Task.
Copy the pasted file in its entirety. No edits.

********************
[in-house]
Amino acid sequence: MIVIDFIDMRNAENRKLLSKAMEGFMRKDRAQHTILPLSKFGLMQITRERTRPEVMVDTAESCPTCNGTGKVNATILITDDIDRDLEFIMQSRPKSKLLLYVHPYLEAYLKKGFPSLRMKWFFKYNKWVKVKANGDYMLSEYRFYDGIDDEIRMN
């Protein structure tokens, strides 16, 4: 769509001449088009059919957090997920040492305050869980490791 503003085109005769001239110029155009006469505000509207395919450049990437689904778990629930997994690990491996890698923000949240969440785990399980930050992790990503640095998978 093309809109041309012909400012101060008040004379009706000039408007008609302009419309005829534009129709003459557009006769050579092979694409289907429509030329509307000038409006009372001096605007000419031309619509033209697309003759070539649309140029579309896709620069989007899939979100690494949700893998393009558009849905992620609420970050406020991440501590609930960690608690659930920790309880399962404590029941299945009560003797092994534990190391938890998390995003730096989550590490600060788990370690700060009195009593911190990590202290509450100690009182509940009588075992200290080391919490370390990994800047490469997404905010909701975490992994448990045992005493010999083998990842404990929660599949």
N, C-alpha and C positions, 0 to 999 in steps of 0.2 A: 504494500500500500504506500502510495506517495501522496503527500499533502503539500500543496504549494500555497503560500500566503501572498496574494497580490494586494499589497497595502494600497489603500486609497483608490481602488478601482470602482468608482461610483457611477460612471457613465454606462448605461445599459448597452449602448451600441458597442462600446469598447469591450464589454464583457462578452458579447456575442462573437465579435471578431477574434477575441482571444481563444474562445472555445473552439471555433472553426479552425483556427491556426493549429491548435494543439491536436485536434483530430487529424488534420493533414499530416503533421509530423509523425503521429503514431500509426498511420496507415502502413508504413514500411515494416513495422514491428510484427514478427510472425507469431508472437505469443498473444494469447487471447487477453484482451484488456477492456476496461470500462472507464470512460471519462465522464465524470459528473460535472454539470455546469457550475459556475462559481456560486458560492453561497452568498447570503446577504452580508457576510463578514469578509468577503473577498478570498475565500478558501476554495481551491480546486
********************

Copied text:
[in-house]
Amino acid sequence: MIVIDFIDMRNAENRKLLSKAMEGFMRKDRAQHTILPLSKFGLMQITRERTRPEVMVDTAESCPTCNGTGKVNATILITDDIDRDLEFIMQSRPKSKLLLYVHPYLEAYLKKGFPSLRMKWFFKYNKWVKVKANGDYMLSEYRFYDGIDDEIRMN
């Protein structure tokens, strides 16, 4: 769509001449088009059919957090997920040492305050869980490791 503003085109005769001239110029155009006469505000509207395919450049990437689904778990629930997994690990491996890698923000949240969440785990399980930050992790990503640095998978 093309809109041309012909400012101060008040004379009706000039408007008609302009419309005829534009129709003459557009006769050579092979694409289907429509030329509307000038409006009372001096605007000419031309619509033209697309003759070539649309140029579309896709620069989007899939979100690494949700893998393009558009849905992620609420970050406020991440501590609930960690608690659930920790309880399962404590029941299945009560003797092994534990190391938890998390995003730096989550590490600060788990370690700060009195009593911190990590202290509450100690009182509940009588075992200290080391919490370390990994800047490469997404905010909701975490992994448990045992005493010999083998990842404990929660599949």
N, C-alpha and C positions, 0 to 999 in steps of 0.2 A: 504494500500500500504506500502510495506517495501522496503527500499533502503539500500543496504549494500555497503560500500566503501572498496574494497580490494586494499589497497595502494600497489603500486609497483608490481602488478601482470602482468608482461610483457611477460612471457613465454606462448605461445599459448597452449602448451600441458597442462600446469598447469591450464589454464583457462578452458579447456575442462573437465579435471578431477574434477575441482571444481563444474562445472555445473552439471555433472553426479552425483556427491556426493549429491548435494543439491536436485536434483530430487529424488534420493533414499530416503533421509530423509523425503521429503514431500509426498511420496507415502502413508504413514500411515494416513495422514491428510484427514478427510472425507469431508472437505469443498473444494469447487471447487477453484482451484488456477492456476496461470500462472507464470512460471519462465522464465524470459528473460535472454539470455546469457550475459556475462559481456560486458560492453561497452568498447570503446577504452580508457576510463578514469578509468577503473577498478570498475565500478558501476554495481551491480546486